Based on the conclusions drawn here, I have been deemed a liar - on my own blog - as I contend that the strawberry Slai O'Lai cookies are far superior. Alas, at least we can agree that trees and Indonesian adventures are awesome. To check out more of Cassie's stuff, you can visit her blog (which is much more up to date):

Thanks, Cassie!

Time to Rinse Off The Mud and Get Back to Work...

It has been a while since I last posted. I have been a bit swamped in the swamp; bogged down by the field work here in Borneo, while wading through grad school applications in virtual reality. The mud has really caked onto my blogging boots, causing me to drag my feet. So apologies to you (both for the delay, and for the re-peat of puns).

A good soak in the red delicious peat water is just the thing for shaking off the mud and stress after a hard day's field work. 

To pull myself up out of the mire of these missing months and re-convene our chipper chats, here are some links to articles I have been writing over at the OuTrop blog!

This one's an intro to me, and an overview of my early forest experiences: 

A pensive flanged male orangutan.
Jess Stitt/OuTrop ©2012
And this one goes into detail about my tarsier sighting*:

Bug-Eyed Beauty of a Beast
Jess Stitt/OuTrop ©2012
I didn't write this next one, but I was there for it! A very surreal, awesome experience: 

A most startled yet lovely loris.
Bronwyn Eva/OuTrop ©2012
Another one or two more posts by me will appear over there in the coming weeks, but I definitely recommend exploring/following the OuTrop blog as it is full of awesome news and events going on at our field site, and all around Indonesia and Borneo as well.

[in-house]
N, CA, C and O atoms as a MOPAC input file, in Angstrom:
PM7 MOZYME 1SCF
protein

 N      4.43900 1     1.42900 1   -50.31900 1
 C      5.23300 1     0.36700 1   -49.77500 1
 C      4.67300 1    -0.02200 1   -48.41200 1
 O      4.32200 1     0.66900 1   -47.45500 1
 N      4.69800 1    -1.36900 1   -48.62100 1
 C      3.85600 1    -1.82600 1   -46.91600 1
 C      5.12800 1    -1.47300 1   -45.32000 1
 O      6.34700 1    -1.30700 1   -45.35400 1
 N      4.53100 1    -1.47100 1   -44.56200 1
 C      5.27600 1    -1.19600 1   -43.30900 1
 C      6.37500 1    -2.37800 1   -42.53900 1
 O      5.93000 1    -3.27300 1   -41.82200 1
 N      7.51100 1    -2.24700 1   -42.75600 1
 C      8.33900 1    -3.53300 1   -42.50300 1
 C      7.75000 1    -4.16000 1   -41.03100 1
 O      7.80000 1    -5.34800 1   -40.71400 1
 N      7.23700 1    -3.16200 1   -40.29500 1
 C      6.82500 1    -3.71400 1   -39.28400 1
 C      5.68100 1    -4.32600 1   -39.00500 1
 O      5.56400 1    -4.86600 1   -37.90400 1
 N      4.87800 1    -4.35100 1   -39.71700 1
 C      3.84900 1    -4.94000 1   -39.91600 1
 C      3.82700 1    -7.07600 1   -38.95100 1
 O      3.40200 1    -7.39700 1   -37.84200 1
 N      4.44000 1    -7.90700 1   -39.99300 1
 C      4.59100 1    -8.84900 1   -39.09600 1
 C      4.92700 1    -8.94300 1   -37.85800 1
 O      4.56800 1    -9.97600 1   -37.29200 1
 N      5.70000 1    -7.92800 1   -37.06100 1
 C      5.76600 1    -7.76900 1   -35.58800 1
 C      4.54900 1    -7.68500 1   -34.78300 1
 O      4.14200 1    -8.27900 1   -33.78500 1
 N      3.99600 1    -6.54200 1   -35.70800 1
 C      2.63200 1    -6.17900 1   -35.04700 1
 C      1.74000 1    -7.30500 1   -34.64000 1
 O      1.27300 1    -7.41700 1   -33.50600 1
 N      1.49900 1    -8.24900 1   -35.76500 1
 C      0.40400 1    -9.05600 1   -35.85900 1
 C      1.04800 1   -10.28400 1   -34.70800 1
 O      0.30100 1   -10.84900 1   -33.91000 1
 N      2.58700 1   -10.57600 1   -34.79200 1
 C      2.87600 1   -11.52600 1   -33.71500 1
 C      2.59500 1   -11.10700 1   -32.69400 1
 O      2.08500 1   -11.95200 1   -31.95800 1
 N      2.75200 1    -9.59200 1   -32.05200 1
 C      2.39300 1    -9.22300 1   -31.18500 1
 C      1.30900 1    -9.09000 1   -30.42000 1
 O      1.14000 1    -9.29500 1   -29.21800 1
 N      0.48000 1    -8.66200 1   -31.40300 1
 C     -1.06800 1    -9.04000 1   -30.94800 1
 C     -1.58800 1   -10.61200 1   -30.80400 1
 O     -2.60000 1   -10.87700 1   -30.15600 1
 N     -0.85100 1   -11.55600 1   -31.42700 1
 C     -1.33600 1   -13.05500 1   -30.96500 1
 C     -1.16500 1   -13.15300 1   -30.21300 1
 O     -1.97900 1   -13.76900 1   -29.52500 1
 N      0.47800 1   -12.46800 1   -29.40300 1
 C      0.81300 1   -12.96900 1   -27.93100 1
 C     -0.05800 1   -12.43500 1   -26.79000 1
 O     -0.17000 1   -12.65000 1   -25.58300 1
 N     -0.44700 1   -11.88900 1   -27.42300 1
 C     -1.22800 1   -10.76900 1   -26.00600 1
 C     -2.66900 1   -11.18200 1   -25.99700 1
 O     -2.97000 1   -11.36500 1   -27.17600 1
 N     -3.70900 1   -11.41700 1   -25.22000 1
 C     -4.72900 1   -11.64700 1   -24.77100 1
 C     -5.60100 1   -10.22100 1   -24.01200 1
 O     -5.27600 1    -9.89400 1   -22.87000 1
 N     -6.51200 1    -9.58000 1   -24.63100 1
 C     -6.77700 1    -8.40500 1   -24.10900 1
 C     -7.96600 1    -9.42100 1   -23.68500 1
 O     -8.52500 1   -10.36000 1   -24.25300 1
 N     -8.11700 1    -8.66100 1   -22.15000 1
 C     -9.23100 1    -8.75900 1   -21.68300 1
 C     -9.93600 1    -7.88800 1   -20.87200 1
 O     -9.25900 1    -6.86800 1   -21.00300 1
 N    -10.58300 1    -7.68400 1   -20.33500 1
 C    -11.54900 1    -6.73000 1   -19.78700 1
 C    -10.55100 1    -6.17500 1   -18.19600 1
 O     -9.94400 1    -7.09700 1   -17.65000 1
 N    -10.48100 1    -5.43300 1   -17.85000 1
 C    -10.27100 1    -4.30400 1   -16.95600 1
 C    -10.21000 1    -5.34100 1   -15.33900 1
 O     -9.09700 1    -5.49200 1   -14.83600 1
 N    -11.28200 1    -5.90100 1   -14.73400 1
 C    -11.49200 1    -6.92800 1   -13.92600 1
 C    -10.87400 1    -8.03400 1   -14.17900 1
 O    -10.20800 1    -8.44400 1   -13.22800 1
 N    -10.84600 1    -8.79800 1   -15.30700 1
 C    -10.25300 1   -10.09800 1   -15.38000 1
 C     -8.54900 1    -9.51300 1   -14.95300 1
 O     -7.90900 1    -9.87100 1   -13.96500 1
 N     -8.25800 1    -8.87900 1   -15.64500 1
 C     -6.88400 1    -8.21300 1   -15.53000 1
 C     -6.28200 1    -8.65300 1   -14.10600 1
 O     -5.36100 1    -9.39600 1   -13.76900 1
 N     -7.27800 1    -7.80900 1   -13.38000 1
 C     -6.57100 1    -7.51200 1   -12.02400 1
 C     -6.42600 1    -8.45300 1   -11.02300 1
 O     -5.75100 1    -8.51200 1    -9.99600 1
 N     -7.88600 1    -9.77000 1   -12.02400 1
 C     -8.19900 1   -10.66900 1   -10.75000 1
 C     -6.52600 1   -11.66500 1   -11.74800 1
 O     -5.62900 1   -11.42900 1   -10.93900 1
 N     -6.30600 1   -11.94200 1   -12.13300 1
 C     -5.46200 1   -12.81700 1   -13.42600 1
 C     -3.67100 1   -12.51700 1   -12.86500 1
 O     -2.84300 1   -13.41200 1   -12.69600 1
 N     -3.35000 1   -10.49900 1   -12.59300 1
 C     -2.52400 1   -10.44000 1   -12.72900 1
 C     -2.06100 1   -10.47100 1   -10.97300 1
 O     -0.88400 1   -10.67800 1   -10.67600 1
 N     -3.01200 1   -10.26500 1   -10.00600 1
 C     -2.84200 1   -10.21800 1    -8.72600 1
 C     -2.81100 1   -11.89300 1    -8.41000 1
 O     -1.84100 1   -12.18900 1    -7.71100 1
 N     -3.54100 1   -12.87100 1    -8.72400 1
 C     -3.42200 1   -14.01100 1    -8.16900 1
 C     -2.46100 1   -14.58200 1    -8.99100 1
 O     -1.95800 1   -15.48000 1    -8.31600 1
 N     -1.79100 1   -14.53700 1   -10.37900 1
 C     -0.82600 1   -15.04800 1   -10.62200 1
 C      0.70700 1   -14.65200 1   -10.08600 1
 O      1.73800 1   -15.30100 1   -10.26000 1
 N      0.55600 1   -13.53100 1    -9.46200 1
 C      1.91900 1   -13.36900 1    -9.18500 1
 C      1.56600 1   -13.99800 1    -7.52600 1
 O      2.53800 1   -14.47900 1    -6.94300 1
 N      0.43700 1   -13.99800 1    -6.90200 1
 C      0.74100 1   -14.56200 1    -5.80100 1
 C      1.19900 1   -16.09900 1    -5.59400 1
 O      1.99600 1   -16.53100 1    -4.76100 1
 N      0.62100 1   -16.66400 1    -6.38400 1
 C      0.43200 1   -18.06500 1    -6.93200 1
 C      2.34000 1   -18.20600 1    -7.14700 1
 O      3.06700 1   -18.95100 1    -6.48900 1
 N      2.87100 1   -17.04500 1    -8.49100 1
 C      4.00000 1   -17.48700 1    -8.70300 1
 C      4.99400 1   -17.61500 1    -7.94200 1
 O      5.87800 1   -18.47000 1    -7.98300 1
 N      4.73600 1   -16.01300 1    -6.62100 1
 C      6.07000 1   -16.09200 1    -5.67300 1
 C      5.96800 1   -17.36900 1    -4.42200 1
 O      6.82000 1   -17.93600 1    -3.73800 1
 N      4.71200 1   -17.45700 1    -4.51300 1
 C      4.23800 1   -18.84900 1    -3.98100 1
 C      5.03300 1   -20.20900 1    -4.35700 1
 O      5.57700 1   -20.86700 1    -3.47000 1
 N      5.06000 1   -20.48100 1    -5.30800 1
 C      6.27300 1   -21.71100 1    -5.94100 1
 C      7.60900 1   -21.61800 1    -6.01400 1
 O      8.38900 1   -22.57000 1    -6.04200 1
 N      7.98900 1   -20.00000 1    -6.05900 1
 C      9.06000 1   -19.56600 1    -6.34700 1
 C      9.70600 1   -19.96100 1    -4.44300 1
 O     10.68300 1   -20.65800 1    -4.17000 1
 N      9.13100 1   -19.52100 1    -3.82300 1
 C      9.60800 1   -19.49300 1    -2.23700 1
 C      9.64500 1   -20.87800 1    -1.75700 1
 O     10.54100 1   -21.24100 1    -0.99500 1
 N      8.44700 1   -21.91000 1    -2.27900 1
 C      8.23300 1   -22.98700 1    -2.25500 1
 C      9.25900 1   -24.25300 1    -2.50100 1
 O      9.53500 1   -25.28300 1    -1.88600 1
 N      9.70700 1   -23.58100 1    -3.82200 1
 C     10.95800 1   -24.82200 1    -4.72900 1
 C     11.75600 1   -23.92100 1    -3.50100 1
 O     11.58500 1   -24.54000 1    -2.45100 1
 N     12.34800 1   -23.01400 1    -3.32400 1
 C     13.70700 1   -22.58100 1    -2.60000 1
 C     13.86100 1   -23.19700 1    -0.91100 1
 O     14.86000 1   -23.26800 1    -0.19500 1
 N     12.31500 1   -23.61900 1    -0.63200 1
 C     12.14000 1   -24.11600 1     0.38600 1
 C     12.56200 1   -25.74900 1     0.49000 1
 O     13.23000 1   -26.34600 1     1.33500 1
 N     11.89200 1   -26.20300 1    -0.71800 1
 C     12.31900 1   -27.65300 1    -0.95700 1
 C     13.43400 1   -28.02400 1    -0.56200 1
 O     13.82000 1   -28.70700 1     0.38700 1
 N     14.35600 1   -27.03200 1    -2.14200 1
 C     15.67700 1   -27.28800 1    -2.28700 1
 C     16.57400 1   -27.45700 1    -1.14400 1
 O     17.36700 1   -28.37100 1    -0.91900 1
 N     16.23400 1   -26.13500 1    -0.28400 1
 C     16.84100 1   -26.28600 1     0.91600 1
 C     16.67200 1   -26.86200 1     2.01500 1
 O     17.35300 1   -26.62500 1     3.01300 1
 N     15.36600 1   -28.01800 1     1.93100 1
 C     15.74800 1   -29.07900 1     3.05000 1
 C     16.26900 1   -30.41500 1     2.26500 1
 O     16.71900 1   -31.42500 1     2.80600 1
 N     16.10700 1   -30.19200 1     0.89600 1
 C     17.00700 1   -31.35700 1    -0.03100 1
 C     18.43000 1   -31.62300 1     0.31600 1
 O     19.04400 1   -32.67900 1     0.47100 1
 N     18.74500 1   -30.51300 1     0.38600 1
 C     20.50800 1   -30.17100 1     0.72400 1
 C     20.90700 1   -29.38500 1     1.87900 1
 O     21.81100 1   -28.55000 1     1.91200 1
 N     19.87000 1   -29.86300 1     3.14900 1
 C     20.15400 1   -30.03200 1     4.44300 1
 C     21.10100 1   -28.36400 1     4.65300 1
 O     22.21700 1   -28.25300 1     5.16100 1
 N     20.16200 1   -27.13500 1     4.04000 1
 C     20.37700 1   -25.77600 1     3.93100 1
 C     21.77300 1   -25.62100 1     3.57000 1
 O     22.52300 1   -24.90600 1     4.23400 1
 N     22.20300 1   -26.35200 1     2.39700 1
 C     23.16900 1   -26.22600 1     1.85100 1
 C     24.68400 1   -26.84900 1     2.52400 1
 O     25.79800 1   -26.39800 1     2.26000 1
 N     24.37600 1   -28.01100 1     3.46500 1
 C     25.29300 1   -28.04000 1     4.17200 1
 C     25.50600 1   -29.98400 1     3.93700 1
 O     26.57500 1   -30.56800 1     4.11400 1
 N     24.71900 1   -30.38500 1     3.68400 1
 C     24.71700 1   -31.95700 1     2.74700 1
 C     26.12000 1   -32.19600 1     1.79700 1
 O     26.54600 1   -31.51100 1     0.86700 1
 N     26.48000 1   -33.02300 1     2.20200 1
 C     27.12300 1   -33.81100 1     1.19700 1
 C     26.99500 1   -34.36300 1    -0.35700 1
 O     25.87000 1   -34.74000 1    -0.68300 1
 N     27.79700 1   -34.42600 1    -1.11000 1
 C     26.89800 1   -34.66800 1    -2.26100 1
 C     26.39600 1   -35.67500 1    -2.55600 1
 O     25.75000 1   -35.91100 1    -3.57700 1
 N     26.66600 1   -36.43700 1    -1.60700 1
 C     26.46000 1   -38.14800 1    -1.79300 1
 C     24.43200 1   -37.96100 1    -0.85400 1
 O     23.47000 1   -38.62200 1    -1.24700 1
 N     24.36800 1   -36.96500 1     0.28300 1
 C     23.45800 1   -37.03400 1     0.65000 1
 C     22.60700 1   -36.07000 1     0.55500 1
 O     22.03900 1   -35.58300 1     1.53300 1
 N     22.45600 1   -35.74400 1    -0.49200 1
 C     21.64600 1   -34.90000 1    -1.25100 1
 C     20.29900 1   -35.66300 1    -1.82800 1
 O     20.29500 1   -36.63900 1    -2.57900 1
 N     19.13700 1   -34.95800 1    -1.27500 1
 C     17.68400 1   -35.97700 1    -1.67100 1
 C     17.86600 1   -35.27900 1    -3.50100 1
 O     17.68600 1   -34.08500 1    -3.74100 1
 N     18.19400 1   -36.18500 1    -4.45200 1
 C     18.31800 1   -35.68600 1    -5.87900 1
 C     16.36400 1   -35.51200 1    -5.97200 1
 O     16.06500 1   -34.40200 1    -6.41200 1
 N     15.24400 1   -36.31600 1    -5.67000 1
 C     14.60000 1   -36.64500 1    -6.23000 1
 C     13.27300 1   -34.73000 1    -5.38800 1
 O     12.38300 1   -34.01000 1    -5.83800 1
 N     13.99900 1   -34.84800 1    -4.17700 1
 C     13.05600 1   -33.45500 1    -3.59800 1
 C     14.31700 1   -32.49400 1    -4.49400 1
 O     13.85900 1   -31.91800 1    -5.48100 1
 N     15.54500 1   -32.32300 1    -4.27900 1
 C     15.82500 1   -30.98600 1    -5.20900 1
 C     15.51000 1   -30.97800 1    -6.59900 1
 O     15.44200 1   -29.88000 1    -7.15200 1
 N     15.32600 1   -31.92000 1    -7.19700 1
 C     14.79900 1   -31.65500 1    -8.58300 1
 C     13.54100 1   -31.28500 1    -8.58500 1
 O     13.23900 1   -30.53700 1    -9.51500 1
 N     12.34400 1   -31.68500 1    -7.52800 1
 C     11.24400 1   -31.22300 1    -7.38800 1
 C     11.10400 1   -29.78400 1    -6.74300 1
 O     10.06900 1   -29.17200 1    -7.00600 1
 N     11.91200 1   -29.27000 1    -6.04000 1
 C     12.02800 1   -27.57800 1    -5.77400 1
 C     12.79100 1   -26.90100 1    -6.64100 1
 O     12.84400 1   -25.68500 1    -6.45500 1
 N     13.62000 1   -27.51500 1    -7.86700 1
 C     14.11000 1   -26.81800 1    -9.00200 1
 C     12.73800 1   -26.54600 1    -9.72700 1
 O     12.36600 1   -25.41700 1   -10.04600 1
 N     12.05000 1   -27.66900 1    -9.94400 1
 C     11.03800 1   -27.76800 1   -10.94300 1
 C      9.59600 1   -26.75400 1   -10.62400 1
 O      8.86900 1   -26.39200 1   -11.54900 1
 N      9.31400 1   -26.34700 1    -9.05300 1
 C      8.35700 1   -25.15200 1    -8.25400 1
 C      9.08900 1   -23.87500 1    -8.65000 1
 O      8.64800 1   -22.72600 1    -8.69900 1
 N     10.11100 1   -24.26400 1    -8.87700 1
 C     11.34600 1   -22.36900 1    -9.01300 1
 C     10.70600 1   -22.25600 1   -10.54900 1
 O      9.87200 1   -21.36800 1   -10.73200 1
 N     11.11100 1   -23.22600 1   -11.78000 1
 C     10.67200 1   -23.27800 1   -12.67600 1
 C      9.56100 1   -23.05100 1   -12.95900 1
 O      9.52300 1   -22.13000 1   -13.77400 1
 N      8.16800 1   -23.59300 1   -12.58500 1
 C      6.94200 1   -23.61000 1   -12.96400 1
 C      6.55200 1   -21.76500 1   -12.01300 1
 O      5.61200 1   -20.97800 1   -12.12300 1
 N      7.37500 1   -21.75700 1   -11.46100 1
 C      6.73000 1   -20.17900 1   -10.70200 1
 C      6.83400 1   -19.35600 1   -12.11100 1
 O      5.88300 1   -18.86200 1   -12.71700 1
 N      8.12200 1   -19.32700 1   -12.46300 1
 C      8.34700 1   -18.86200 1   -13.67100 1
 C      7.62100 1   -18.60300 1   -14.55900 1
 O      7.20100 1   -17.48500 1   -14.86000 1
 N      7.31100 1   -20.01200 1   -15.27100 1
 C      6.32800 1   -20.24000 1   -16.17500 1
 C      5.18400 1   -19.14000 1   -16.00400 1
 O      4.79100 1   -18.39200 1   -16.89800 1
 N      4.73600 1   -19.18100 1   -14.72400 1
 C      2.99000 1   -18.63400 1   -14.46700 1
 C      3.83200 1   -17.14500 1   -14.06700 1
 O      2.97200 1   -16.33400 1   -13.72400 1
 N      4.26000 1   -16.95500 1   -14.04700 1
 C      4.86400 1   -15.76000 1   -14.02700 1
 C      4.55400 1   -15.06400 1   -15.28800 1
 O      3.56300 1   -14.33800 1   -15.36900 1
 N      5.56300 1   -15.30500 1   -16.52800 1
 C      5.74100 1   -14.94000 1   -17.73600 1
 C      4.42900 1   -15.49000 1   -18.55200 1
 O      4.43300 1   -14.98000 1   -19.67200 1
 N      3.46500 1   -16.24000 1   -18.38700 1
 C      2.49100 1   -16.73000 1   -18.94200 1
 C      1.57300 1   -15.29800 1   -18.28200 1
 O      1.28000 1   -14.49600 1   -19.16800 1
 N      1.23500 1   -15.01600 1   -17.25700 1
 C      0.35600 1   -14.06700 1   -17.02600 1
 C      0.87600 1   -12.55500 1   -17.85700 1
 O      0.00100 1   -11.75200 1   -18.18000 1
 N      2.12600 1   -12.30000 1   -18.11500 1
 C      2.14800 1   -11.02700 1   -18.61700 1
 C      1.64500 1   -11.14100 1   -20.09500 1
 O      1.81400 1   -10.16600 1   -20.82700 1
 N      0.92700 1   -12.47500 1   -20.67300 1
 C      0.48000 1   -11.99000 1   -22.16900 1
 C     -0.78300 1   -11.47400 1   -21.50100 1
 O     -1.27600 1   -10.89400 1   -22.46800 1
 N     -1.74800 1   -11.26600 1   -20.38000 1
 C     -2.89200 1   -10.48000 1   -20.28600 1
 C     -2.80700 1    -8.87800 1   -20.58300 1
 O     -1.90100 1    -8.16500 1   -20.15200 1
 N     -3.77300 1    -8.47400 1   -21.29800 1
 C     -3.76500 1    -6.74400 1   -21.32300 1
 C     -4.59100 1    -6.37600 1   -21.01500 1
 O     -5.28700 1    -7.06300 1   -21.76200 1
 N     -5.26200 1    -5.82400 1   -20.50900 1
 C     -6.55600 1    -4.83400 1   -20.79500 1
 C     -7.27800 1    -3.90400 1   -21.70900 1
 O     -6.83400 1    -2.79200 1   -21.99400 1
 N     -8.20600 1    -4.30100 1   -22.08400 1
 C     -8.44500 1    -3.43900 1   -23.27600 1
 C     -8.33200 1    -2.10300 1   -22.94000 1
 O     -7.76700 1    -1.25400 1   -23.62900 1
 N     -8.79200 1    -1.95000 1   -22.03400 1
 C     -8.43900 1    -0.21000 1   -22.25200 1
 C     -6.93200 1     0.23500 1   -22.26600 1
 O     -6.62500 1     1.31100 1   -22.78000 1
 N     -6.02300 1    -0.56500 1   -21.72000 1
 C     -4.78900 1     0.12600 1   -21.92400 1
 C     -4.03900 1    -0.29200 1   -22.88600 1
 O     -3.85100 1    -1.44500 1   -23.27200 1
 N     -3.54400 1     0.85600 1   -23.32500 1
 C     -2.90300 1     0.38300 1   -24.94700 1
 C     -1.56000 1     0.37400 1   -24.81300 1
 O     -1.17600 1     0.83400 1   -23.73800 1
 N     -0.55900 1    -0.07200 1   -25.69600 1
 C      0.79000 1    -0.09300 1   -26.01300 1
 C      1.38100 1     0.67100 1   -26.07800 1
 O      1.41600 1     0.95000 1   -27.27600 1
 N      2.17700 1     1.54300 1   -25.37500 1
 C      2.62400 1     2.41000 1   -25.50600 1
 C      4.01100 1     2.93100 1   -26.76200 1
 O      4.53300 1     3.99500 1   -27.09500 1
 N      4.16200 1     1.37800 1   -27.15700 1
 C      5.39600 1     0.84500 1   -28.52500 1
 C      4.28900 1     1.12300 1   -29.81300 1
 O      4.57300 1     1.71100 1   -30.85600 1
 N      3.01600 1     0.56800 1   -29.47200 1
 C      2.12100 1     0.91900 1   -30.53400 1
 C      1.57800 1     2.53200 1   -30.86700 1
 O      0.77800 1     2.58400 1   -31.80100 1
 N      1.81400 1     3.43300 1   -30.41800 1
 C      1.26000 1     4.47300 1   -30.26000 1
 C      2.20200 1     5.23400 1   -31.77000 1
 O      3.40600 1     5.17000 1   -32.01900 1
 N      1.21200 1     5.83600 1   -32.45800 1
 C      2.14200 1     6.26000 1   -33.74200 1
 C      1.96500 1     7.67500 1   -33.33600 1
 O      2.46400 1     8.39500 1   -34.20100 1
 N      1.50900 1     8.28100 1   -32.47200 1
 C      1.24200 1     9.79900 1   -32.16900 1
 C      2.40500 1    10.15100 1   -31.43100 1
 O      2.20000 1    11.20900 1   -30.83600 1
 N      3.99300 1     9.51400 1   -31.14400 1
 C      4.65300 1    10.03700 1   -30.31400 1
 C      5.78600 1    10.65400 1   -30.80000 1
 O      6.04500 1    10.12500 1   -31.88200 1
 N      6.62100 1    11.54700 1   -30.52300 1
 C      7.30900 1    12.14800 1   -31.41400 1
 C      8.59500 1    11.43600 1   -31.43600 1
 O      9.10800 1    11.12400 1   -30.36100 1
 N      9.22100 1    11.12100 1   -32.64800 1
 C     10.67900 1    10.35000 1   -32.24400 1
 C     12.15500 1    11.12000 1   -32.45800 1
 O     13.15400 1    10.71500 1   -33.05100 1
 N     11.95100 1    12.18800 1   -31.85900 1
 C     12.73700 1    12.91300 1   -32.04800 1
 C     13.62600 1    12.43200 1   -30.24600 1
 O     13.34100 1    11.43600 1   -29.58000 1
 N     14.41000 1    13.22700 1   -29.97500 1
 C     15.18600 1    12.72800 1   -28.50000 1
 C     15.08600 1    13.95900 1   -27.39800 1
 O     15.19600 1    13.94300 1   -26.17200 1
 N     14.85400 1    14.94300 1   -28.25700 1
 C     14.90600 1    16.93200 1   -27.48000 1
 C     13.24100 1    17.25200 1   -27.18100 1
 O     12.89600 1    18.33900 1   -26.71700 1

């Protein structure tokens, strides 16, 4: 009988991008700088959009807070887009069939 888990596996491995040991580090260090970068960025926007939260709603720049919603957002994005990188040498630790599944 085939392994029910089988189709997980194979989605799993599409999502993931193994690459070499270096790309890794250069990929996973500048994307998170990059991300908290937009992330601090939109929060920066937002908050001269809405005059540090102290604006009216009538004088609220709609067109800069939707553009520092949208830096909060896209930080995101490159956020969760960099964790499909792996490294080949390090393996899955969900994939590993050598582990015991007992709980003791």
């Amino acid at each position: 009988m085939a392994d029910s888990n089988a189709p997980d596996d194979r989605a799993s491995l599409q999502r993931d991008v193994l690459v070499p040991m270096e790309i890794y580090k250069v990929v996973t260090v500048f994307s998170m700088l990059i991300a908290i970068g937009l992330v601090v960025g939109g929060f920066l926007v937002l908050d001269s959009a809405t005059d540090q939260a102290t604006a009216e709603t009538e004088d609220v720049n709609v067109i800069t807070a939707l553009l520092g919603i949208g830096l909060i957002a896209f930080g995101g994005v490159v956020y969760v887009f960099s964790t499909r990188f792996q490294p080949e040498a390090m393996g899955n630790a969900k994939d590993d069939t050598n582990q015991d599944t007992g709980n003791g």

If you are so inclined, you can also buy a calendar for the shiny new year of 2013, filled with my furry forest friends! The guy pictured above is in there, as are shots of all sorts of critters we've seen over the course of a year. Proceeds go towards supporting our conservation initiatives here in the field. Check it out here:

Plenty of pitcher plants, to quench any ant's thirst.
Jess Stitt/OuTrop ©2012
*My first, of three, tarsier sightings. So many tiny primates! I've now spied the double trifecta of primate species here (six total), getting to glimpse the orangutan, gibbon, and kelasi, plus the macaque, tarsier, and loris. Lucky me! Few can boast such a feat, so I am humbled by my forest fortune. Photos and stories in future posts, I promise. Cross my peat swamp heart and hope to dive/fall in a hole.